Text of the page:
1. If you think the language in Huck Finn should be changed, you are missing the point of the story. It's not simply a tale of a two runaways drifting down the Mississippi. That's just what happens in the story. What the story is about is Huck's journey to discovery that Jim is an actual human being. Huck has to defy culture, old social codes, and hundreds of years of law and tradition. True, changing the language doesn't change that story or Huck's eventual illumination. But it definitely weakens the impact of certain scenes in the novel; to be more specific I'm thinking of the scene right after Huck and Jim reunite after the fog when Huck has to "humble himself" to Jim. And I'm thinking of the scene where Huck is talking to Aunt Sally about injuries aboard a steamboat after a boiler explodes.
2. Twain's not here to defend his decision to use that language or comment on the decision to correct him as you see fit to make you feel better (see 3).
3. I suspect this is a decision to make white people feel better. We don't like that word now and we don't want to be reminded that we used to freaking LOVE it.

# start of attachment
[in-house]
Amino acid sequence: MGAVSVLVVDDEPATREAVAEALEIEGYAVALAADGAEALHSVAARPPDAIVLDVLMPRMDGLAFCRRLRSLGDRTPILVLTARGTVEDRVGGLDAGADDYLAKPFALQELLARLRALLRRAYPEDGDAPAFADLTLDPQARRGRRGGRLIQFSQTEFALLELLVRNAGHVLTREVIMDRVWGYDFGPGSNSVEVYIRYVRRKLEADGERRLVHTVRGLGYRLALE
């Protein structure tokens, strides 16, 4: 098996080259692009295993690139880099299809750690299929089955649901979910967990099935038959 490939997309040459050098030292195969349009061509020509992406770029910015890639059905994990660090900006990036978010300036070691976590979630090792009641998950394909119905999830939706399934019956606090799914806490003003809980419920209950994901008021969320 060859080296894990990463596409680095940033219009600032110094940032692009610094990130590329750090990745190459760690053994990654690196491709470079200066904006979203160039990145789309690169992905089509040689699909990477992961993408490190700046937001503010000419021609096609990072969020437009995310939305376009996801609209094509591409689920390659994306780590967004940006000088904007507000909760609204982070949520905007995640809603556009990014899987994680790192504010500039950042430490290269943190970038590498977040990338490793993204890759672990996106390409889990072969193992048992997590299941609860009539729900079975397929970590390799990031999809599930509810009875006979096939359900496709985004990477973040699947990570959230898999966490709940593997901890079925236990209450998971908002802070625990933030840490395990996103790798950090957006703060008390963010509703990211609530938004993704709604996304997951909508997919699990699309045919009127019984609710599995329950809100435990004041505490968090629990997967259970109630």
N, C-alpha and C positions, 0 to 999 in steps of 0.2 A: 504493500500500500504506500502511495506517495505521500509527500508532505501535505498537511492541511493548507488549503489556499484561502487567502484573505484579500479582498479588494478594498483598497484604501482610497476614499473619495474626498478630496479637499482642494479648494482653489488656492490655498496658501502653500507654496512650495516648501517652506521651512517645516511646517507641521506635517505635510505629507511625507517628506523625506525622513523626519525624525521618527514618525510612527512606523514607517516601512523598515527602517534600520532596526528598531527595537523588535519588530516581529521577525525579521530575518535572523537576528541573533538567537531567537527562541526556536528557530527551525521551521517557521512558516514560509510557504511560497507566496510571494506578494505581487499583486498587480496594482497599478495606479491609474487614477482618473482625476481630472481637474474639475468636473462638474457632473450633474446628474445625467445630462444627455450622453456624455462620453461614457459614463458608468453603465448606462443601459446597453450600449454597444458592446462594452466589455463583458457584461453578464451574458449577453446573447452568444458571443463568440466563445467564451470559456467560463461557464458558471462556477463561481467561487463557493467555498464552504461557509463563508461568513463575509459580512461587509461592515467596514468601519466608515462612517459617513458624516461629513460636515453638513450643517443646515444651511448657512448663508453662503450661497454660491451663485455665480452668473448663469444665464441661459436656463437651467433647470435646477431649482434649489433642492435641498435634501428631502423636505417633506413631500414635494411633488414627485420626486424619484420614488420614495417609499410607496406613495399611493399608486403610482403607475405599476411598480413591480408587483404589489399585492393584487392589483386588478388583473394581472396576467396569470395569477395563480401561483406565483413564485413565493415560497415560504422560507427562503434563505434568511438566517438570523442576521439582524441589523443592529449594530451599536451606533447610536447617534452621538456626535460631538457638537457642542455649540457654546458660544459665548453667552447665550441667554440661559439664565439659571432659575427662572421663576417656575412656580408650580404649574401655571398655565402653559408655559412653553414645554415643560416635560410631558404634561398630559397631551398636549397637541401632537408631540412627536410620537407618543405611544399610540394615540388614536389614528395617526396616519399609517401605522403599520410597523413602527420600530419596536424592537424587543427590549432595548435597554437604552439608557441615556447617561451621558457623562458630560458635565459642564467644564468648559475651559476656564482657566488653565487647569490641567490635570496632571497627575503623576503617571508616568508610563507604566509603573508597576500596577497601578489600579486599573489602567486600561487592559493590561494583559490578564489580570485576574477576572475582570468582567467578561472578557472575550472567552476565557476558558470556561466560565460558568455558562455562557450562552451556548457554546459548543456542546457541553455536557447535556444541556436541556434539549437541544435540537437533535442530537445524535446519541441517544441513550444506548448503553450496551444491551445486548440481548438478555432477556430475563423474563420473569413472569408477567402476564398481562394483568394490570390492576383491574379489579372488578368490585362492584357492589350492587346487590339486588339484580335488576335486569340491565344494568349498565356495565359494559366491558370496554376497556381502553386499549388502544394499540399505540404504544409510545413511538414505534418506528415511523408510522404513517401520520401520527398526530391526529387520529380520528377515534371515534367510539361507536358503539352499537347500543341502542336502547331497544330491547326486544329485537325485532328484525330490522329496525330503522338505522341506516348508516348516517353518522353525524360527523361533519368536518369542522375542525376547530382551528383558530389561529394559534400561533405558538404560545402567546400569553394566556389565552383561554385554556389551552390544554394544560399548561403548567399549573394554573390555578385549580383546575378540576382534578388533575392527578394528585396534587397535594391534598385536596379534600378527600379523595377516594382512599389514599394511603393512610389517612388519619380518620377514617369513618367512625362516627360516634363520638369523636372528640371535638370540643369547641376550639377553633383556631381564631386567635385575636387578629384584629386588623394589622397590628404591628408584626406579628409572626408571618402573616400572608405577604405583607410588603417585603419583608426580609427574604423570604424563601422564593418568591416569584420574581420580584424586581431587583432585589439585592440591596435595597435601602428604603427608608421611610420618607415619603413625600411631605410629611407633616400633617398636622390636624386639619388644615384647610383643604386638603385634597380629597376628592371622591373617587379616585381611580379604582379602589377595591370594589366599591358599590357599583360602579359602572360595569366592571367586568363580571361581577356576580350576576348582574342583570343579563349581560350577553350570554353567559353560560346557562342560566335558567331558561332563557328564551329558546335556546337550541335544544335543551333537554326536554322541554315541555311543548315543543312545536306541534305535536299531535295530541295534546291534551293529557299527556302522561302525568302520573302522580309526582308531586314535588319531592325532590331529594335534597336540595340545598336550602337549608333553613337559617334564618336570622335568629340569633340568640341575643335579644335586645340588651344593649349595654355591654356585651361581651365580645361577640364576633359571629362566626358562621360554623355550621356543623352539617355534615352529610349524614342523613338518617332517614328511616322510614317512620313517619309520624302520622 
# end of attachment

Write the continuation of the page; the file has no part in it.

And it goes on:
4. I'm not sure how to articulate this and I wish I could just send you the images in my head and a translation key for their emotional and intellectual meaning. We shouldn't soften the edges of a history we don't like to think about: we should say that yes, a long time ago, damn we were shallow and stupid and afraid and this is how we talked. This book here, this represents how we used to look at each other in all its ugliness. Twain's book is a protest against that very ugliness. His hero finally says, fuck it, I may go to hell and I may never be able to go home ever again, but I'm not going to live by these dehumanizing rules.
5. Thank you Twitter, for making me laugh about all this.
6. And to my students who had an opinion about this and could explain why (and who will likely never find this): Thank you for reading and thank you for thinking.